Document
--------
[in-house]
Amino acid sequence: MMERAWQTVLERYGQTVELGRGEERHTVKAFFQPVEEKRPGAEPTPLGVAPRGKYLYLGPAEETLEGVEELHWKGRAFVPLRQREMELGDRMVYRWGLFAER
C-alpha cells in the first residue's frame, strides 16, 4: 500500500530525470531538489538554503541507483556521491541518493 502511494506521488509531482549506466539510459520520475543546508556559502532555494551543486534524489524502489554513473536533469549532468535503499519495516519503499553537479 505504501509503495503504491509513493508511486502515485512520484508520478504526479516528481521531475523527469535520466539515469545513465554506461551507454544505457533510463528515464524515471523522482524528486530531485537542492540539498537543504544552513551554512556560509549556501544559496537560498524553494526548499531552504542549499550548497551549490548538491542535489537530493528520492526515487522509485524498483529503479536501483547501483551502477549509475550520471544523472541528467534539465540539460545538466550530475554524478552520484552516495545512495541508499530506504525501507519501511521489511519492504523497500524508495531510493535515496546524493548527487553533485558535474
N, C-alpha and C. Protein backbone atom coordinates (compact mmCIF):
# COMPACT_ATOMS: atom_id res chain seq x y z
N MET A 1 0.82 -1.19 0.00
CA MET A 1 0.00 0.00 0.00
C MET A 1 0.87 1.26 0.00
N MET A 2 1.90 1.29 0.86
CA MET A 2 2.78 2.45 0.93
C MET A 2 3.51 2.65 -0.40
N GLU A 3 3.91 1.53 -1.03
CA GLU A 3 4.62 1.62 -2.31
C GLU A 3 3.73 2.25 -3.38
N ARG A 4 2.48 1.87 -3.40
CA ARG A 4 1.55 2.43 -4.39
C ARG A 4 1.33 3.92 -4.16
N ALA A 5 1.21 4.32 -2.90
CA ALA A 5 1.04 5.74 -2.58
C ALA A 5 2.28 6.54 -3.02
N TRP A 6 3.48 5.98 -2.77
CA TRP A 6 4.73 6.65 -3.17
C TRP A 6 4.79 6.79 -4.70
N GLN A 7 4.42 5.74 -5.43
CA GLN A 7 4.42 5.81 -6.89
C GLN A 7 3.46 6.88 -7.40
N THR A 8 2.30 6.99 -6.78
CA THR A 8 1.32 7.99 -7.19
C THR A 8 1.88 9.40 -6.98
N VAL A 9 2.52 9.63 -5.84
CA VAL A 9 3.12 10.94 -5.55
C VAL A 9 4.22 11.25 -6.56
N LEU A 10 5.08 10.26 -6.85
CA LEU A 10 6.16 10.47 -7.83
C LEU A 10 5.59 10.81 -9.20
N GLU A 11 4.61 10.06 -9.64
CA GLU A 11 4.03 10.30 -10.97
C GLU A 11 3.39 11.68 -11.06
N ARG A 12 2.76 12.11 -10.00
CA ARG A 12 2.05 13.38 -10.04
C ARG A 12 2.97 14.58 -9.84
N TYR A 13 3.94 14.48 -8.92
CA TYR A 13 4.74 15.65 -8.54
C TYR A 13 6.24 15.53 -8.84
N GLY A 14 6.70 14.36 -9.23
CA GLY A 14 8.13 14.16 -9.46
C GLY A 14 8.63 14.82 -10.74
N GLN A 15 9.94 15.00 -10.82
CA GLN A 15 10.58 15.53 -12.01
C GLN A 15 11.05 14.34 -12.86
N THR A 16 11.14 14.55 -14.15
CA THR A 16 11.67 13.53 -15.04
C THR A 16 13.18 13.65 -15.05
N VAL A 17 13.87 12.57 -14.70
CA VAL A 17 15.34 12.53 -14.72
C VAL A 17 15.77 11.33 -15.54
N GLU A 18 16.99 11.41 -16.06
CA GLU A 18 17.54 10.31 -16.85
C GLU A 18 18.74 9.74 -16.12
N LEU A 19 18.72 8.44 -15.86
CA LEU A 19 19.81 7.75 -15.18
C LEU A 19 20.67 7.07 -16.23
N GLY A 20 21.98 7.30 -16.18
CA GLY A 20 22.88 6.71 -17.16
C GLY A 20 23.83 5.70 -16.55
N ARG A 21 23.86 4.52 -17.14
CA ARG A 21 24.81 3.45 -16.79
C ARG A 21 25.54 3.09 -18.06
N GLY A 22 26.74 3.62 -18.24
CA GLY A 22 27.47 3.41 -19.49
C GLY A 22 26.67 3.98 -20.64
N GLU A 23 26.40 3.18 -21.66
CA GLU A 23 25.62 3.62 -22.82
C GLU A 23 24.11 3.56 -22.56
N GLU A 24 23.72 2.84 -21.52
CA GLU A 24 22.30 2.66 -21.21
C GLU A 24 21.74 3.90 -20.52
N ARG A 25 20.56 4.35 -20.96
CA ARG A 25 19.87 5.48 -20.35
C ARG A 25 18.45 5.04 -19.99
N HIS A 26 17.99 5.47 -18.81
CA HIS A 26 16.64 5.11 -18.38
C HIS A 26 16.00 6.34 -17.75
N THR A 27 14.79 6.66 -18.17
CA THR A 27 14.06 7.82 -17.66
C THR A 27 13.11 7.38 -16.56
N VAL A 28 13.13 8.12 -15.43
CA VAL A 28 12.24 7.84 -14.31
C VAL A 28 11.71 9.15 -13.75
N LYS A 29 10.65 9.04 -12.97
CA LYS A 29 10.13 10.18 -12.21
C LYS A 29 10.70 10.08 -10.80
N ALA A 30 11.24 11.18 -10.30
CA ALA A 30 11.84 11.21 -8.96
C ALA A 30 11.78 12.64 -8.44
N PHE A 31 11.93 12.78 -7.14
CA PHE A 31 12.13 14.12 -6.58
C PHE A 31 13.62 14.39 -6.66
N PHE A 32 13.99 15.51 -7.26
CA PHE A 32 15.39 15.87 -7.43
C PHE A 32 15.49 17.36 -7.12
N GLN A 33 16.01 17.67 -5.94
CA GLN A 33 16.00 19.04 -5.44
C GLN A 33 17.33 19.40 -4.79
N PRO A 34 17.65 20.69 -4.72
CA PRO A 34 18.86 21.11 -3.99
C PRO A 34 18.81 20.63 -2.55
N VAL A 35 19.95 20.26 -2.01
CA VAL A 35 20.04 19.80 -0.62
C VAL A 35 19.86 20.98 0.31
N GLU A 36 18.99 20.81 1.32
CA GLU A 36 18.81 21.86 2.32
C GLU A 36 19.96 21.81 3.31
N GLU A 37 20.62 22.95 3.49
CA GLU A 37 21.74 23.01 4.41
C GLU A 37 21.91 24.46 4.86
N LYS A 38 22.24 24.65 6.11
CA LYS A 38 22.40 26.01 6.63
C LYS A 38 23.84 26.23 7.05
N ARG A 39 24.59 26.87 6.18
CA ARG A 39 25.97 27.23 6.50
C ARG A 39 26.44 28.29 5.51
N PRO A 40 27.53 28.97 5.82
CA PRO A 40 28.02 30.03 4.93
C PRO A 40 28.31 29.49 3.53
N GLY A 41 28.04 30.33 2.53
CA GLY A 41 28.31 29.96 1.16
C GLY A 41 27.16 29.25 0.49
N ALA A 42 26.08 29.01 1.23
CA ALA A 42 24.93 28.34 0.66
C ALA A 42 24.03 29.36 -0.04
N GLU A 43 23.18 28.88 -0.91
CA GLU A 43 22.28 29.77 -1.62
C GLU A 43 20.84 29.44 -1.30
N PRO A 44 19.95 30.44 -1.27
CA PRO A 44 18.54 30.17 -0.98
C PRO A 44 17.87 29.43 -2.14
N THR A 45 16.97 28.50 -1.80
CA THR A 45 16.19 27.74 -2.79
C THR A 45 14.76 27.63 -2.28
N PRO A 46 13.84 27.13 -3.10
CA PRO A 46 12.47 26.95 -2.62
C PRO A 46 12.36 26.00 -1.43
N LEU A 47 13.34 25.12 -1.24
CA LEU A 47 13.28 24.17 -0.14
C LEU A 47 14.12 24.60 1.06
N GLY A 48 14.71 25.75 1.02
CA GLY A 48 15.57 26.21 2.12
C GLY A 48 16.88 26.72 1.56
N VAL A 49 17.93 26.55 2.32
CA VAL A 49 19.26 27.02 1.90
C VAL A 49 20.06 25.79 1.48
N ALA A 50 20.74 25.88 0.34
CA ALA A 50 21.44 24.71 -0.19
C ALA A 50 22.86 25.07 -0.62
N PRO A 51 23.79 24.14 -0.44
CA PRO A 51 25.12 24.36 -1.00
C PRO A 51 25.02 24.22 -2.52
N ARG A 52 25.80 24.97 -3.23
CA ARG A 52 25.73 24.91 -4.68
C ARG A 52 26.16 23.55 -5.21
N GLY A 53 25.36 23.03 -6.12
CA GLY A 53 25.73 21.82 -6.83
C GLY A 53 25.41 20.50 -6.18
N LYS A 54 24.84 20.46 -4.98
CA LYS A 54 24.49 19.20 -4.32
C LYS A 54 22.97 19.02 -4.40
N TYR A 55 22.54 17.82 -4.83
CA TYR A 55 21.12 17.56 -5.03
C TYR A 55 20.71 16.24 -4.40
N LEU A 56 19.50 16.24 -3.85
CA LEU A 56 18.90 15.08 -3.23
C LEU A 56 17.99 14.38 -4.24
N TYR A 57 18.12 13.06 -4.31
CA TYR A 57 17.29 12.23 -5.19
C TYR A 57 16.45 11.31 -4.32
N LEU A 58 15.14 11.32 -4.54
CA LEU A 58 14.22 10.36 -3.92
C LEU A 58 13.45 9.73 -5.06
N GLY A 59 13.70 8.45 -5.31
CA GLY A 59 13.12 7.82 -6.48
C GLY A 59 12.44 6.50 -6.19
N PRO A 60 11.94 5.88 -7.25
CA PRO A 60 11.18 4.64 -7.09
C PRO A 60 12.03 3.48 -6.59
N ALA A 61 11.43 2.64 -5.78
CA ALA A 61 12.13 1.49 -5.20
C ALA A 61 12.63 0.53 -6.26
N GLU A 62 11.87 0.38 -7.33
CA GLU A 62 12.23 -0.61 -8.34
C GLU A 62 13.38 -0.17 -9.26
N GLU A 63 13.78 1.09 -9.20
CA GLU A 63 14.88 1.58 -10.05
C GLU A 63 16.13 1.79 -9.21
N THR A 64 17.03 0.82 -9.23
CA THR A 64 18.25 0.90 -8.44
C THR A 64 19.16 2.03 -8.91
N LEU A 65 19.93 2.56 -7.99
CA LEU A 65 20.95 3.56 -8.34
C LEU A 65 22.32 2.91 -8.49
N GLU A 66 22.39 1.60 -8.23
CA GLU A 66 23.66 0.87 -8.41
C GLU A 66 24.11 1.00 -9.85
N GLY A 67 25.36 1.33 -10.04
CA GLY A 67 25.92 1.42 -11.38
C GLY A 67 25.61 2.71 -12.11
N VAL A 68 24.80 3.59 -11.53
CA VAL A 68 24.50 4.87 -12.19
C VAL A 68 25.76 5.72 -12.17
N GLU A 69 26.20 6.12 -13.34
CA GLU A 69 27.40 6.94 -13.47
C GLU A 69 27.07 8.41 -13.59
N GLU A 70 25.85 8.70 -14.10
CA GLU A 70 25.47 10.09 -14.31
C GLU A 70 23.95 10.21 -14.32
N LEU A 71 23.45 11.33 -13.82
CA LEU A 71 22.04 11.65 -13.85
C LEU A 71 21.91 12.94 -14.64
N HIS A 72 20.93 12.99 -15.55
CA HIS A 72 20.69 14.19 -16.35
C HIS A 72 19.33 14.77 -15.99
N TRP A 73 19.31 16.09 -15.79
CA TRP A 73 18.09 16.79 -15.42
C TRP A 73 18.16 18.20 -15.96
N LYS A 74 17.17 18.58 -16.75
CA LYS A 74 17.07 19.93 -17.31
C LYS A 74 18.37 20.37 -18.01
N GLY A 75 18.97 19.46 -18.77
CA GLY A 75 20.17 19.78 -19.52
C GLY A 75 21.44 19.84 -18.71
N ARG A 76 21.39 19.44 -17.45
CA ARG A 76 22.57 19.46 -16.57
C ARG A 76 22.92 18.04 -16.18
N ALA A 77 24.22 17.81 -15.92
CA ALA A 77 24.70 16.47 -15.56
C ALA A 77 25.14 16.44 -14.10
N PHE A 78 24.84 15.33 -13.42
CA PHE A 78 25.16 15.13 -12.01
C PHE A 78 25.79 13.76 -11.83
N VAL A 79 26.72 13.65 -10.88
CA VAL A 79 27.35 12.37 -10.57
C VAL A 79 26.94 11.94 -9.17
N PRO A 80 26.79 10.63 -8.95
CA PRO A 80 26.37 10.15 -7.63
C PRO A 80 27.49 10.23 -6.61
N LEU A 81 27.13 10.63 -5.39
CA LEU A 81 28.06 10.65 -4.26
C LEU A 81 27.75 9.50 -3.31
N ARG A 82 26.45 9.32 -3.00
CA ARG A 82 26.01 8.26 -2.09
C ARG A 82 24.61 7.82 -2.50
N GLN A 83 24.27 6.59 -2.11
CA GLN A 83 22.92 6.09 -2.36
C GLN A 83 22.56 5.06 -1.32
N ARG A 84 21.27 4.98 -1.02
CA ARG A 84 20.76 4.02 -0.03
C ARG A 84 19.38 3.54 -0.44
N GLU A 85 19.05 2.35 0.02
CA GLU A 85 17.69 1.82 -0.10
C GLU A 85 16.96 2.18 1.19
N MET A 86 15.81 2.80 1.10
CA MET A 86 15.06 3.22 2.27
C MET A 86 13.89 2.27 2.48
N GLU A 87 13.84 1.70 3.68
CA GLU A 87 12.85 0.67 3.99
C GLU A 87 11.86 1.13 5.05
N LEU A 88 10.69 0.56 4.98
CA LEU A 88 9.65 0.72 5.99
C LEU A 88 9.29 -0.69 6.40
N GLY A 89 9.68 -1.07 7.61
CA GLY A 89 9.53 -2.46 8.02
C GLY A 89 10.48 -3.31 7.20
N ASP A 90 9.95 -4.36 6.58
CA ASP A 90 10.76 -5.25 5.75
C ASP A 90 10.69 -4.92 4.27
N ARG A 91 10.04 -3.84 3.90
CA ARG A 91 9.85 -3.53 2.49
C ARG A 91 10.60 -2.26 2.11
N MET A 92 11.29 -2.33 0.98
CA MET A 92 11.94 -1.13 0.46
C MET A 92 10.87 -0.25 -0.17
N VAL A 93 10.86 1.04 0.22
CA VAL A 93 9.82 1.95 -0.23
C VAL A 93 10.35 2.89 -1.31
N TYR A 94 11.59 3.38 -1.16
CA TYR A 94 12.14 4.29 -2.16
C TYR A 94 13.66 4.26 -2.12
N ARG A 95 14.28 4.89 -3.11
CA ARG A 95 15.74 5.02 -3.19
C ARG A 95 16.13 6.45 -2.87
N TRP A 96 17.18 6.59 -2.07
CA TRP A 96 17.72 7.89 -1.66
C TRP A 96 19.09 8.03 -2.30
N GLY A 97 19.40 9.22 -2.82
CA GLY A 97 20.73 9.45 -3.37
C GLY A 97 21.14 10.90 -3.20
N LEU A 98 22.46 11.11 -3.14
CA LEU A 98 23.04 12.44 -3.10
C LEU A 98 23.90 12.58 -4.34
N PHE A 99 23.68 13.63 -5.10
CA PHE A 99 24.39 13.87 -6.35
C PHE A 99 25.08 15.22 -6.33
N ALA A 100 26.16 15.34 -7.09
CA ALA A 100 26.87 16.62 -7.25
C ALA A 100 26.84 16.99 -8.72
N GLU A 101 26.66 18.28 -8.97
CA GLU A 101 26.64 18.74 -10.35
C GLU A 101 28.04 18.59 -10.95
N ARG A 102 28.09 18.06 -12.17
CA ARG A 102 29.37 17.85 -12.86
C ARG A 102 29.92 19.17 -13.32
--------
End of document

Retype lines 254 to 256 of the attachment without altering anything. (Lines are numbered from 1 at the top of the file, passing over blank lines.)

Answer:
C GLN A 83 22.56 5.06 -1.32
N ARG A 84 21.27 4.98 -1.02
CA ARG A 84 20.76 4.02 -0.03